India has already gone through the Goods and Services Tax (GST) reform, which hails as a revolutionary step in changing the overall tax structure in the nation. Like all the other business segments, the e-commerce industry has also been affected by the reform. As an e-commerce marketer or entrepreneur, you need to have an idea of the different reforms that are in place and change your business objectives accordingly.

GST

More opportunities:

On a high level, it seems that the concept of single taxation through GST will prove to be beneficial to the e-commerce businesses in the country. Compared to the other tax policies, this is transparent and comes without red-tapism. It is also expected to open better avenues for small and medium online businesses at the national level. Now, businesses are no longer under the burden of multiple taxes.

Reduced frauds:

GST has reduced the scope for fraudulent activities in the e-commerce business. Under the new GST scheme, businesses need to register to get the benefits mandatorily. Whether your business falls under the 20 lakh slab or not, you have to register with the tax authority.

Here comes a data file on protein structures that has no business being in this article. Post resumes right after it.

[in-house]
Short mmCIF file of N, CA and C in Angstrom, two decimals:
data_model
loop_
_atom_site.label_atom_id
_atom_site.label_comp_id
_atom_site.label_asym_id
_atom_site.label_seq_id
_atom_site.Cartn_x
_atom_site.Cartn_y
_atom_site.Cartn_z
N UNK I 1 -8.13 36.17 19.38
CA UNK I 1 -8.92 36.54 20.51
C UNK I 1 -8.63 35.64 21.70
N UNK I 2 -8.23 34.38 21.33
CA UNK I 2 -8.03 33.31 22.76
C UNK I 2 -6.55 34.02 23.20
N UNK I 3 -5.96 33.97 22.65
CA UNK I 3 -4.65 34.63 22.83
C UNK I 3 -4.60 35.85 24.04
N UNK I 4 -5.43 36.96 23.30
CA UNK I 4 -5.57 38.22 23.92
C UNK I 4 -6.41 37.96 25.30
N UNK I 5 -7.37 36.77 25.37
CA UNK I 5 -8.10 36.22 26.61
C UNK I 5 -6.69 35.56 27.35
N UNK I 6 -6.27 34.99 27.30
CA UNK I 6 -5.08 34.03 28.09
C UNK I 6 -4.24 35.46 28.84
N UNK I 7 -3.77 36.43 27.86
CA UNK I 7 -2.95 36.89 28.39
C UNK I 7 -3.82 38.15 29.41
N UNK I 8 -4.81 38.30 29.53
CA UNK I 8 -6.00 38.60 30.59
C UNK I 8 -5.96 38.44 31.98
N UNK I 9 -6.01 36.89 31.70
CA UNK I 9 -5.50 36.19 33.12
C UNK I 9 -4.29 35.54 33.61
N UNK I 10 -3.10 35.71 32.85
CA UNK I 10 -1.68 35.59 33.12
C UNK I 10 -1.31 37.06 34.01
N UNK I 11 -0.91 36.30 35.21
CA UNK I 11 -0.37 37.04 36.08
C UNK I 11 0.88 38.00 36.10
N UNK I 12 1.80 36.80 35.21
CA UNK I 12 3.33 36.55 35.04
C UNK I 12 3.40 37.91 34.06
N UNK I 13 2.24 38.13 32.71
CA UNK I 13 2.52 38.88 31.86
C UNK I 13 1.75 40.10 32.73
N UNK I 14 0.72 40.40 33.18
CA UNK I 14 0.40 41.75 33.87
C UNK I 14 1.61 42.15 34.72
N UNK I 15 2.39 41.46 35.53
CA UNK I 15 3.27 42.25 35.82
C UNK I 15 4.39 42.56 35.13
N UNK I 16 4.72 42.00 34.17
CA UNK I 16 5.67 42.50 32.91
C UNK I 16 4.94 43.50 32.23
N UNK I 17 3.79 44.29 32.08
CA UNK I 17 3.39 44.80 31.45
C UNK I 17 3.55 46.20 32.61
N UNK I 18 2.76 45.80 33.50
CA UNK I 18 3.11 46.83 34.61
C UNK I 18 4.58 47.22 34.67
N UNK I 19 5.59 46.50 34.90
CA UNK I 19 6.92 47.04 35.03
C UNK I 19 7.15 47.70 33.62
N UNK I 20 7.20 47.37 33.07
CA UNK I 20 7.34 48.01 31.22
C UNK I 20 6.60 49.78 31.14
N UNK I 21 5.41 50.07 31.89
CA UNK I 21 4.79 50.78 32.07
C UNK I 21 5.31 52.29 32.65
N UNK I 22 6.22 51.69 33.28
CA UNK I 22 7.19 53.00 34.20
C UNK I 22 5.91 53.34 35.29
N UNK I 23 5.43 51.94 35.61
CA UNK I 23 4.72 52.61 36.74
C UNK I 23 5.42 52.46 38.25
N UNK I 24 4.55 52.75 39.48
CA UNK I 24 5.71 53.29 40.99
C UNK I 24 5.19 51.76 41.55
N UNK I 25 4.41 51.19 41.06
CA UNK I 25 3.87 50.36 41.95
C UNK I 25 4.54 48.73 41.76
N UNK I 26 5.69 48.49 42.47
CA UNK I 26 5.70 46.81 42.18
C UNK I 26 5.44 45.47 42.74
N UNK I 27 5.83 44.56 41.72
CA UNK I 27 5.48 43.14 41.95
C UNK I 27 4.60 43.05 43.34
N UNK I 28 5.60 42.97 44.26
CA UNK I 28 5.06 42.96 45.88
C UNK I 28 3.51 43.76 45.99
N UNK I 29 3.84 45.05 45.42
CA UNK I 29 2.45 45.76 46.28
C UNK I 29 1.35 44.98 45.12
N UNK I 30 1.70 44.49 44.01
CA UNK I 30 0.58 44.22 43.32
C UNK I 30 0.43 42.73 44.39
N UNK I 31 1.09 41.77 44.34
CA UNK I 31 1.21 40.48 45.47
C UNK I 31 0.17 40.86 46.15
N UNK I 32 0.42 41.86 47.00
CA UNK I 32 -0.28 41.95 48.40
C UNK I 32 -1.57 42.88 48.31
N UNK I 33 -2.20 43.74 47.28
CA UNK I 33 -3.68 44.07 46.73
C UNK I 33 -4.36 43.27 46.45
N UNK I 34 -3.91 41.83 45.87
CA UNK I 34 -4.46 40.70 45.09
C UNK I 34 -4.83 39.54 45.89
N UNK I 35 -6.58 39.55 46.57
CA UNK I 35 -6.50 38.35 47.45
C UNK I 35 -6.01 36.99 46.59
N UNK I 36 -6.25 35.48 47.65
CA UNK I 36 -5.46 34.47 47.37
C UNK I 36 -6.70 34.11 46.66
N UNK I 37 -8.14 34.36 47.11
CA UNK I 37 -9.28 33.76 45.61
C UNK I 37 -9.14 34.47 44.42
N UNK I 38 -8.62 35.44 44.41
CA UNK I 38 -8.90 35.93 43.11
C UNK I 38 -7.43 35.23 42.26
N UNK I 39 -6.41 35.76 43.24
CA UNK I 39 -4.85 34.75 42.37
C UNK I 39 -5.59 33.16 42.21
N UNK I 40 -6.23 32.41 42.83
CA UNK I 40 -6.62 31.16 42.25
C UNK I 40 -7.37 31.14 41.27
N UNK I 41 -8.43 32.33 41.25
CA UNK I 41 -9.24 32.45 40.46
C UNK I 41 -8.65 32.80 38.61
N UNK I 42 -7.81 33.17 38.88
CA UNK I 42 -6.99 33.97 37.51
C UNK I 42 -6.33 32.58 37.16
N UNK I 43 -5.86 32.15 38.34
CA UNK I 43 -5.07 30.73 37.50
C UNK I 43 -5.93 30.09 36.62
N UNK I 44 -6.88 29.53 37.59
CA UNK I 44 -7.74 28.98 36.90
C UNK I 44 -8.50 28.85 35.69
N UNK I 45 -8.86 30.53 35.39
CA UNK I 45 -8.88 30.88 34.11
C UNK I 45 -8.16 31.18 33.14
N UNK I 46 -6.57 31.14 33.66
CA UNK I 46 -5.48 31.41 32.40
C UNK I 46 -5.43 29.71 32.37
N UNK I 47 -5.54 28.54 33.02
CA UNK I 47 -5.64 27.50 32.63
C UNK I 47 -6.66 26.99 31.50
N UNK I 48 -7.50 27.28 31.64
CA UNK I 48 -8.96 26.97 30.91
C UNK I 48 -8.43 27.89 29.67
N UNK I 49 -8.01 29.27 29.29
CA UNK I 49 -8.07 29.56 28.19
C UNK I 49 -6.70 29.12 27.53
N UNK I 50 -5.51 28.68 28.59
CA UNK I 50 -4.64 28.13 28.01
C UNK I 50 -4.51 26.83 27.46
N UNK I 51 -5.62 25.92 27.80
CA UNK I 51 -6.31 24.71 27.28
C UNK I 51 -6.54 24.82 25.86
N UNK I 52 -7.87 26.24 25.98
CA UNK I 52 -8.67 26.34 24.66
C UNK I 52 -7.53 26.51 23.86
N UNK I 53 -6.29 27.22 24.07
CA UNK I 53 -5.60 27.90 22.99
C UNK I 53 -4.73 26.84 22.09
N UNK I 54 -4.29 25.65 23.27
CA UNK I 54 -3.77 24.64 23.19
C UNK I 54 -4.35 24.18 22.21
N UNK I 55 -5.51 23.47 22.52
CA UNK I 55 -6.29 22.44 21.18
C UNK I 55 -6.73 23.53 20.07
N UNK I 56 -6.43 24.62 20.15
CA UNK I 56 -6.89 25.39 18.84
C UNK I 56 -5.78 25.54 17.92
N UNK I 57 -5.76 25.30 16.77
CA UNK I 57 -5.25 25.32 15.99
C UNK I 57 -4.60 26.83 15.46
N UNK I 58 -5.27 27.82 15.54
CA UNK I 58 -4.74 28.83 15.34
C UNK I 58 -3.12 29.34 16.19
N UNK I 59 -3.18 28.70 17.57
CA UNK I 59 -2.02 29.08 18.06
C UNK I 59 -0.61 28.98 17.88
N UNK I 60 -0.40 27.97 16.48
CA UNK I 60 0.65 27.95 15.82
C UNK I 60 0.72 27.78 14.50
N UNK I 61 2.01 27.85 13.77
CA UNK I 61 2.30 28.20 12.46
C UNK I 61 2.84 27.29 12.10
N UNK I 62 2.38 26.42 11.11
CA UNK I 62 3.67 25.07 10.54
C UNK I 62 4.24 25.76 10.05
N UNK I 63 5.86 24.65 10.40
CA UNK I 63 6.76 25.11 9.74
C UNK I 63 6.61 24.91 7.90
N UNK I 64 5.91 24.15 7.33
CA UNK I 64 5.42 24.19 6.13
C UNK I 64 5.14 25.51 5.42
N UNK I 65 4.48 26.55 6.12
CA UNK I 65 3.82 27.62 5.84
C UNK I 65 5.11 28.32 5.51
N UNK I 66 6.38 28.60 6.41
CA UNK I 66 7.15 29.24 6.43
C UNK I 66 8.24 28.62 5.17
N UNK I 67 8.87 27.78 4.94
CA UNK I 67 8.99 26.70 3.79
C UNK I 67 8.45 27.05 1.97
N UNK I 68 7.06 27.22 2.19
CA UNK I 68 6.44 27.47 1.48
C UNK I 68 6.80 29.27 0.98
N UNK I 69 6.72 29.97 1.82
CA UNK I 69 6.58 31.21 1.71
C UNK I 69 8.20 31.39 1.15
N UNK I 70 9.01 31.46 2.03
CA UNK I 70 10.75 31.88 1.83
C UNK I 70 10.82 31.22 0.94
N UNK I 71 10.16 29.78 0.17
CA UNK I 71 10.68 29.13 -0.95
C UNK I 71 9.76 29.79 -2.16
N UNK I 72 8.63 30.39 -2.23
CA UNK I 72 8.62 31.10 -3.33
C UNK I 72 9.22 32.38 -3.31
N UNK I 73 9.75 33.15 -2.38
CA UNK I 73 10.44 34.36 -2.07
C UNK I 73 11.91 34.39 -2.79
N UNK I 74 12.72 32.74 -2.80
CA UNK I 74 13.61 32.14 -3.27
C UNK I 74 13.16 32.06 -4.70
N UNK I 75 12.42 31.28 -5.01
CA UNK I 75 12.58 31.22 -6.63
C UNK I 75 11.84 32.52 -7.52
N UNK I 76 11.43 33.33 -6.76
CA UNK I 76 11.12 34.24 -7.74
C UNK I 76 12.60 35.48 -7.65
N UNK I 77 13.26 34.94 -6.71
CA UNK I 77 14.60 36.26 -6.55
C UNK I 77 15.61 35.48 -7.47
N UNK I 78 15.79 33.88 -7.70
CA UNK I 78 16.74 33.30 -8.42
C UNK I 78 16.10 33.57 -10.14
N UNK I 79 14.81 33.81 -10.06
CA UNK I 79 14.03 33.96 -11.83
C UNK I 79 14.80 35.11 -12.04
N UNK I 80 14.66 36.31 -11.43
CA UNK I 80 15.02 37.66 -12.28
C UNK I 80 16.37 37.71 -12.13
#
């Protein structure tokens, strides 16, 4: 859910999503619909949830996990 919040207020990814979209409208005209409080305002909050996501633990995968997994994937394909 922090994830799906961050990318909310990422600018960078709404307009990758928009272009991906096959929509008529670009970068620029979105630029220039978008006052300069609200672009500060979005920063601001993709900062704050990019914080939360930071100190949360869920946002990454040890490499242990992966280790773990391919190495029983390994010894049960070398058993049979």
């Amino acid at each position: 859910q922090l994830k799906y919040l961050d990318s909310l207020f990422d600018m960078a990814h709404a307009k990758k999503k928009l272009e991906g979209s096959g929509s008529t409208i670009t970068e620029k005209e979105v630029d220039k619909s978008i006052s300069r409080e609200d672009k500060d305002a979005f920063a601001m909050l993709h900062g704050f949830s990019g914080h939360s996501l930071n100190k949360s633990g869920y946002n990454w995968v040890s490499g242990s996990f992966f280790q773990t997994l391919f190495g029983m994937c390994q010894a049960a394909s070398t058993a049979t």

Easy to file returns:

E-commerce sellers are also not under the purview of the composition scheme. It means they cannot file quarterly returns even if they have a turnover of under 75 lakhs. Moreover, they are liable to a deduction of 2% TCS on the net value of the sales. The main objective of this step is to prevent misuse by fraudulent sellers.

When it comes to filing the GST returns, e-commerce businesses will need to follow the same procedure as other businesses. According to the new GST scheme, the e-commerce operator needs to collect the amount at 1% (0.5% CGST + 0.5% SGST) of the net value of supplies. The key objective of this scheme is to encourage e-commerce operators to follow GST regulations. It also helps the government to track the e-commerce businesses.

In case, the sales value that has been reported by the e-commerce operator does not match the sales declared by the supplier at the end of each month; the difference adds up to the supplier’s turnover.